Reproduction

See also: Male reproductive system and Female reproductive system
  • Female fertility declines after age 25 and ends with the menopause.[2][3] Pregnancy in the 40s or later has been correlated with increased chance of Downs Syndrome in the children.[4] Men are capable of fathering children into old age, although very recent research points to a possible correlation between a father's age and the inclination to have children with autism.[5]. Adriana Iliescu was reported as the world's oldest woman to give birth, at age 66. Her record stood until Maria del Carmen Bousada de Lara gave birth to twin sons at Sant Pau Hospital in Barcelona, Spain on December 29, 2006, at the age of 67. In both cases IVF was used. The oldest known father was former Australian miner Les Colley, who fathered a child at age 93[6]
  • Men typically produce billions of sperm each month[7], many of which are capable of fertilization. Women typically produce one egg a month that can be fertilized into an embryo. Thus during a lifetime men are able to father a significantly greater number of children than women can give birth to. The most fertile woman, according to the Guinness Book of World Records , was the wife of Feodor Vassilyev of Russia (1707-1782) who had 67 surviving children. The most prolific father of all time is believed to be the last Sharifian Emperor of Morocco, Mulai Ismail (1646-1727) who reportedly fathered more than 800 children from a Harem of 500 women.

Health

Women live longer than men in most countries (notable exceptions are Afghanistan and Pakistan)[3]. One possible explanation is that more men die young because of war, criminal activity, accidents, and heart disease. The gap between males and females is decreasing in many developed countries as more women take up unhealthy practices that were once considered masculine like smoking and drinking[4], and more men practice healthier living. In Russia, however, the sex-associated gap has been increasing as male life expectancy declines [5].

The World Health Organization (WHO) has produced a number of reports on gender and health. The following trends are shown:

  • Overall rates of mental illness are similar for men and women. There is no significant gender difference in rates of schizophrenia and bipolar depression. Women are more likely to suffer from unipolar depression, anxiety, eating disorders, and post-traumatic stress disorder. Men are more likely to suffer from alcoholism and antisocial personality disorder.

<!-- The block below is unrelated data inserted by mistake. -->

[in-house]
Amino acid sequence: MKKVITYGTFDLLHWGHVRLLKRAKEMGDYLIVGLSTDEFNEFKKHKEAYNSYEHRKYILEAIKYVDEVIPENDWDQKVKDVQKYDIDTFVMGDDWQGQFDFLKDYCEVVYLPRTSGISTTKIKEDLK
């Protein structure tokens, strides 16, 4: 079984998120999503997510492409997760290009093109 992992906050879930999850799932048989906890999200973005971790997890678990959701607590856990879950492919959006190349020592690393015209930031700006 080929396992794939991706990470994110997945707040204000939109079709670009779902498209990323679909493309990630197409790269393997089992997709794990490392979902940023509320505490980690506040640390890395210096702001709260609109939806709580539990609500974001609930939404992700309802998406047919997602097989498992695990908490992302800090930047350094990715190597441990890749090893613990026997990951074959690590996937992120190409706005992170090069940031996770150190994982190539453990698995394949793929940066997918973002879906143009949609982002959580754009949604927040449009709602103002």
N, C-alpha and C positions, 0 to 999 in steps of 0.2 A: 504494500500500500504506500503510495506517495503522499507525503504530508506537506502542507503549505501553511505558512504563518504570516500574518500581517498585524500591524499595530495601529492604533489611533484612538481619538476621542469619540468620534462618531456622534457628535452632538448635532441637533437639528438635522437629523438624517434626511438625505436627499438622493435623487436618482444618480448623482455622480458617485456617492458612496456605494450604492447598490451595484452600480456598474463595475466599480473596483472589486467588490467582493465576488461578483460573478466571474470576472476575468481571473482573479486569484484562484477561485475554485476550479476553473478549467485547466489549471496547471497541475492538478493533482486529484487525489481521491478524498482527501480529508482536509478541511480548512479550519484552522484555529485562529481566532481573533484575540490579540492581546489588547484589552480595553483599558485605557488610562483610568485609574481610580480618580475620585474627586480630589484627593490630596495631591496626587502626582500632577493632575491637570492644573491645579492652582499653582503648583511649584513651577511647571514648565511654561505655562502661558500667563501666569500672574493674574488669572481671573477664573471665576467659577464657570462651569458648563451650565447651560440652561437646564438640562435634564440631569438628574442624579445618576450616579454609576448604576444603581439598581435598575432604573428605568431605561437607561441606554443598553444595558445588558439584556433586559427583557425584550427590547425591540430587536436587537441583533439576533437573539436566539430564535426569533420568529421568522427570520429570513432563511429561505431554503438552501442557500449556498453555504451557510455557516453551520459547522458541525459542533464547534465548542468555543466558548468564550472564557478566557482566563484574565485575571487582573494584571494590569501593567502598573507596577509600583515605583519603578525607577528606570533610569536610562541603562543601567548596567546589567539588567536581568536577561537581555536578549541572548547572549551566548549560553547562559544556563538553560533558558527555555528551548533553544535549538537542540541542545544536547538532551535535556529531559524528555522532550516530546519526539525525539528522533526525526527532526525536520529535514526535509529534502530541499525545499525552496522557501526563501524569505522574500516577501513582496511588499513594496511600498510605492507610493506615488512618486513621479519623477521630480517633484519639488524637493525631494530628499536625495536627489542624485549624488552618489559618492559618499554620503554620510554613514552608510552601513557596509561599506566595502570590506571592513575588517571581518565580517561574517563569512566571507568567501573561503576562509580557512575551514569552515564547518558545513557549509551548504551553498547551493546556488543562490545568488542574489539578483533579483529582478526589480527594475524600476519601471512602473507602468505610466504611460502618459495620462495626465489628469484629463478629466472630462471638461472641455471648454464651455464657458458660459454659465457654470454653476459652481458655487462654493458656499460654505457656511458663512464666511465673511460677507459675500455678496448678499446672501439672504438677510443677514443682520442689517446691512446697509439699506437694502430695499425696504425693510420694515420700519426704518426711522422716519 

• Worldwide, more men than women are infected with HIV. The exception is sub-Saharan Africa, where more women than men are infected.
  • Adult males are more likely to be diagnosed with tuberculosis.
  • Before menopause, women are less likely to suffer from cardiovascular disease. However, after age 60, the risk for both men and women is the same.
  • Overall, men are more likely to suffer from cancer, with much of this driven by lung cancer. In most countries, more men than women smoke, although this gap is narrowing especially among young women.
  • Women are twice as likely to be blind as men. In developed countries, this may be linked to higher life expectancy and age-related conditions. In developing countries, women are less likely to get timely treatments for conditions that lead to blindness such as cataracts and trachoma.
  • Women are more likely to suffer from osteoarthritis and osteoporosis.

Anterior cruciate ligament injuries, especially in basketball, occur more often in women than in men.

Certain conditions are X-linked recessive, in that the gene is carried on the X chromosome. Genetic females (XX) will have the disease only if both their X chromosomes are defective with a similar deficiency, whereas genetic males (XY) will have the disease if their only X chromosome is defective. For this reason, such conditions are far more common in males than in females. Examples of X-linked recessive conditions are color blindness, hemophilia, and Duchenne muscular dystrophy.

Neurological

  • On average, male brains have approximately 4% more cells and 100 grams more brain tissue than females do. However, both sexes have similar brain weight to body weight ratios. Men have larger left inferior parietal lobes[6], while women have larger Wernicke's and Broca's areas [7]. Evidence of gender differences in the size of the corpus callosum is ambiguous.
  • Women generally have faster blood flow to their brains and lose less brain tissue as they age than men do. [8]

Other health differences

  • Women generally have a higher body fat percentage than men. [9]
  • Women usually have lower blood pressure than men, and women's hearts beat faster, even when they are asleep. [10]
  • Men generally have more muscle tissue mass, particularly in the upper body.
  • Men and women have different levels of certain hormones. Men have a higher concentration of androgens while women have a higher concentration of estrogens.
  • On average, girls begin puberty approximately two years before boys.
  • Adult men have approximately 5.2 million red blood cells per cubic millimeter of blood, whereas women have approximately 4.6 million[8].

See also

References

  1. Skin page 8PDF (330 KiB)